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LHC Directs Recounting of Punjab C.M. Election Votes

Verdict says polling will proceed to second round if neither candidate secures 186-vote majority after exclusion of 25 dissident PTI lawmakers’ votes

by Newsweek Pakistan

Courtesy LHC

The Lahore High Court (LHC) on Thursday ordered the presiding officer to recount votes for the Punjab chief minister’s election from April 16 after removing the votes cast by 25 dissident PTI lawmakers, who have since been disqualified for voting against party instructions.

A five-member bench comprising Justice Sadaqat Ali Khan, Justice Shahid Jamil Khan, Justice Shehram Sarwar Chaudhry, Justice Sajid Mahmood Sethi and Justice Tariq Saleem Sheikh announced the verdict with a 4-1 majority. In its short order, the larger bench said that if neither candidate secured the 186 votes required for a majority in the 371-member House after the recount, the election would proceed to a second round under Article 130(4), which simply needs a majority of those “present and voting” for a candidate to be elected the chief minister.

The majority ruling emphasized that incumbent Chief Minister Hamza Shehbaz would remain in his position until the recount, adding that he would only cease to be chief minister if he loses the polls. It also stressed that any functions performed, and powers exercised, by Hamza would be “protected under the de facto doctrine” in accordance with law.

The court laid down the process for the recount and potential second round to avoid any confusion, noting that a session of the Punjab Assembly would be held on July 1 (tomorrow) at 4 p.m. This session, the LHC ruled, could not be prorogued until the election process had been completed and the presiding officer “intimated the result of the elected chief minister to the governor.”

Upon the conclusion of the election, read the judgment, the government shall perform his duty under Article 130(5) and administer oath without any hesitation at any time before 11 a.m. the next day, July 2 (Saturday). The court also stressed that “any attempt of disorder from any quarter shall be taken as contempt of court and shall be proceeded accordingly by this larger bench on formal information by any person.”

Dissenting note

The sole dissenting judge, Justice Sajid Mahmood Sethi, said that while he concurred with the majority decision in not declaring the initial election illegal or Hamza’s oath-taking by the National Assembly speaker, he did not believe any recount was necessary, as the votes of the 25 PTI dissidents had already been “admitted.”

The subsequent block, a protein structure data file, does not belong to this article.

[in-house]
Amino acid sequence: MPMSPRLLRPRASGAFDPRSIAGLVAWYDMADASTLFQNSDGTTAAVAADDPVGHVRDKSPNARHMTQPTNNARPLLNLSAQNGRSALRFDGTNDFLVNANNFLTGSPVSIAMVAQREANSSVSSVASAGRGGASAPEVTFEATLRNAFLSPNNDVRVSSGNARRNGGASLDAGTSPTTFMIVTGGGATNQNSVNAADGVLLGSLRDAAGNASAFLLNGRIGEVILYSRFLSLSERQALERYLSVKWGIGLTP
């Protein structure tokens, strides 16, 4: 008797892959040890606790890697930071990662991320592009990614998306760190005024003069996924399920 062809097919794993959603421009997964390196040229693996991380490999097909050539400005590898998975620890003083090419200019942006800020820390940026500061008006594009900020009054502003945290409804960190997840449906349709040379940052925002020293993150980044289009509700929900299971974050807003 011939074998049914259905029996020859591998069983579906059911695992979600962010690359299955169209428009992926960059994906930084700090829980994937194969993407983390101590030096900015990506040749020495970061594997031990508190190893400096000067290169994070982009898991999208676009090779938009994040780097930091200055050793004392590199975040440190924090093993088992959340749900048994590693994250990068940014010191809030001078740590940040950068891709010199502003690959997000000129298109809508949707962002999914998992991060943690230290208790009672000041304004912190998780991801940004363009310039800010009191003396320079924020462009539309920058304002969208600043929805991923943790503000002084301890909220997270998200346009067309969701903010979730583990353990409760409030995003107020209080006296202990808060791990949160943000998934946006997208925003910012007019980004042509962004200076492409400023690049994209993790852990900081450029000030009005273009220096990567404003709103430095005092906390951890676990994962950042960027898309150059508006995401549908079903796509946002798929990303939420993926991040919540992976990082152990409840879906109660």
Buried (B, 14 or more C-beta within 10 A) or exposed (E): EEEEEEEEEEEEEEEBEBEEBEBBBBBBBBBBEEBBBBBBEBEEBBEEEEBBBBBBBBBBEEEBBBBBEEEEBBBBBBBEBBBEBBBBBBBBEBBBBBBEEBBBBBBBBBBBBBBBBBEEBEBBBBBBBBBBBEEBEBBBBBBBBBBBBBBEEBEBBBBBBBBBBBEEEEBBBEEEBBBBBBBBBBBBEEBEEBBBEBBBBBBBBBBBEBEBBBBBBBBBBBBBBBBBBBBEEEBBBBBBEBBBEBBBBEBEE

After excluding the 25 votes, he wrote, Hamza had secured 172 votes in the initial election. “Therefore, he is not member elected within the contemplation of Article 130(4) of the Constitution and being a stranger to the office of chief minister, cannot be allowed to hold the office,” he said, adding that the procedure set down by the majority ruling would give “political advantage” to the respondent over the other contesting candidate. “This, the office of a non-elected member cannot be protected which even otherwise appear to be against the mandate of Article 133 of the Constitution,” he said, adding that as a result, Usman Buzdar should be restored to the office of the chief minister as he was prior to the election. However, he said, he agreed with the majority judgment that any actions taken by Hamza as chief minister would be considered valid under the de facto doctrine.

Hamza was elected the Punjab chief minister on April 16 in a provincial assembly session marred by violence. He received 197 votes, including 25 from dissident PTI MPAs, who were deseated by the ECP a month later for voting against party instructions.

Declaring the vote “illegal,” both PMLQ’s Pervaiz Elahi—who is contesting the chief minister’s seat against Hamza—and the PTI had filed petitions seeking the election to be nullified, maintaining that Hamza had not secured the requisite number of votes in light of a Supreme Court ruling that the votes of defecting lawmakers could not be counted.

Elahi’s petition had also requested the LHC to declare “all consequential actions taken by [Hamza] in his purported capacity as the chief minister Punjab and all and any other communications made, orders passed and notifications issued etc., consequential upon the declaration of the afore-mentioned result and issuing the set certificate … to be null and void.”

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